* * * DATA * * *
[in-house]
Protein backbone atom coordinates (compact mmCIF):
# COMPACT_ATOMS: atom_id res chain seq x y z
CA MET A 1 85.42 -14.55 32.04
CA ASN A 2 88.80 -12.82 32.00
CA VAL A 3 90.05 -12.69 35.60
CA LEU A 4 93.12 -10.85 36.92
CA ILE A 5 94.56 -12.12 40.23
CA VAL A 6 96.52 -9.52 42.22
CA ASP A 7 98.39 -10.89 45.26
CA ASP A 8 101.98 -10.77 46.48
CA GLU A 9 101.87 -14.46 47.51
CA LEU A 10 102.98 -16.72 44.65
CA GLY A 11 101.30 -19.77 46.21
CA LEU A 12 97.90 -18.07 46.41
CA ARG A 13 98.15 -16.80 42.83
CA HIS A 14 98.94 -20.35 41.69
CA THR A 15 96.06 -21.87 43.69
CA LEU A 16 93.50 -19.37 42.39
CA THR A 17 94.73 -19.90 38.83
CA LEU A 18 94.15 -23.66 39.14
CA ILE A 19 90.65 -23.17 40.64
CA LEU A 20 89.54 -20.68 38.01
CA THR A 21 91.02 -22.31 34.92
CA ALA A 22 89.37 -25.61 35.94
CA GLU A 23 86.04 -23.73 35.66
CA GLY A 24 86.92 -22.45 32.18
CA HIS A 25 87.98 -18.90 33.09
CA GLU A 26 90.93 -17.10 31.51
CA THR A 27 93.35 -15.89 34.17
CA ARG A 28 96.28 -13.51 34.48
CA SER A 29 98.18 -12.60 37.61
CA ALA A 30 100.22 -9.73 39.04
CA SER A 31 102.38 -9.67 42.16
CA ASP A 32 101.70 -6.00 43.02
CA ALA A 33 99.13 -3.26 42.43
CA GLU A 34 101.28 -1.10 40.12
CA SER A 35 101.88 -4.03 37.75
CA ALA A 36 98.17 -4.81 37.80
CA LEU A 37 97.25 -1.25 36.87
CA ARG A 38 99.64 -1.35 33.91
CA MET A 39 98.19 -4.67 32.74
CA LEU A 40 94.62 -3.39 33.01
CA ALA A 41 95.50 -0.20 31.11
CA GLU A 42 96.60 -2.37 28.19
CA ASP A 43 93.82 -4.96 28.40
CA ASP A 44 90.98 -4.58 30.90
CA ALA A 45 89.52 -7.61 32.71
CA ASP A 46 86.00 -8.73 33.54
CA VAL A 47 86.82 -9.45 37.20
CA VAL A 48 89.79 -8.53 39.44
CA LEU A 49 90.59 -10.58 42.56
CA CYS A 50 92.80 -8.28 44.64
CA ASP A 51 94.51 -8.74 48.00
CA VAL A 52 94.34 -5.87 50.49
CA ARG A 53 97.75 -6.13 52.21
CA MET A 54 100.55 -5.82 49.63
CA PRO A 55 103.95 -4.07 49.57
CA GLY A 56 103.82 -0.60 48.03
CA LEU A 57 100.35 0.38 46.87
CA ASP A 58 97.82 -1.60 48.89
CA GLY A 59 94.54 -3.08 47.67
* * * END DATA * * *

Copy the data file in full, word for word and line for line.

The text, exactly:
[in-house]
Protein backbone atom coordinates (compact mmCIF):
# COMPACT_ATOMS: atom_id res chain seq x y z
CA MET A 1 85.42 -14.55 32.04
CA ASN A 2 88.80 -12.82 32.00
CA VAL A 3 90.05 -12.69 35.60
CA LEU A 4 93.12 -10.85 36.92
CA ILE A 5 94.56 -12.12 40.23
CA VAL A 6 96.52 -9.52 42.22
CA ASP A 7 98.39 -10.89 45.26
CA ASP A 8 101.98 -10.77 46.48
CA GLU A 9 101.87 -14.46 47.51
CA LEU A 10 102.98 -16.72 44.65
CA GLY A 11 101.30 -19.77 46.21
CA LEU A 12 97.90 -18.07 46.41
CA ARG A 13 98.15 -16.80 42.83
CA HIS A 14 98.94 -20.35 41.69
CA THR A 15 96.06 -21.87 43.69
CA LEU A 16 93.50 -19.37 42.39
CA THR A 17 94.73 -19.90 38.83
CA LEU A 18 94.15 -23.66 39.14
CA ILE A 19 90.65 -23.17 40.64
CA LEU A 20 89.54 -20.68 38.01
CA THR A 21 91.02 -22.31 34.92
CA ALA A 22 89.37 -25.61 35.94
CA GLU A 23 86.04 -23.73 35.66
CA GLY A 24 86.92 -22.45 32.18
CA HIS A 25 87.98 -18.90 33.09
CA GLU A 26 90.93 -17.10 31.51
CA THR A 27 93.35 -15.89 34.17
CA ARG A 28 96.28 -13.51 34.48
CA SER A 29 98.18 -12.60 37.61
CA ALA A 30 100.22 -9.73 39.04
CA SER A 31 102.38 -9.67 42.16
CA ASP A 32 101.70 -6.00 43.02
CA ALA A 33 99.13 -3.26 42.43
CA GLU A 34 101.28 -1.10 40.12
CA SER A 35 101.88 -4.03 37.75
CA ALA A 36 98.17 -4.81 37.80
CA LEU A 37 97.25 -1.25 36.87
CA ARG A 38 99.64 -1.35 33.91
CA MET A 39 98.19 -4.67 32.74
CA LEU A 40 94.62 -3.39 33.01
CA ALA A 41 95.50 -0.20 31.11
CA GLU A 42 96.60 -2.37 28.19
CA ASP A 43 93.82 -4.96 28.40
CA ASP A 44 90.98 -4.58 30.90
CA ALA A 45 89.52 -7.61 32.71
CA ASP A 46 86.00 -8.73 33.54
CA VAL A 47 86.82 -9.45 37.20
CA VAL A 48 89.79 -8.53 39.44
CA LEU A 49 90.59 -10.58 42.56
CA CYS A 50 92.80 -8.28 44.64
CA ASP A 51 94.51 -8.74 48.00
CA VAL A 52 94.34 -5.87 50.49
CA ARG A 53 97.75 -6.13 52.21
CA MET A 54 100.55 -5.82 49.63
CA PRO A 55 103.95 -4.07 49.57
CA GLY A 56 103.82 -0.60 48.03
CA LEU A 57 100.35 0.38 46.87
CA ASP A 58 97.82 -1.60 48.89
CA GLY A 59 94.54 -3.08 47.67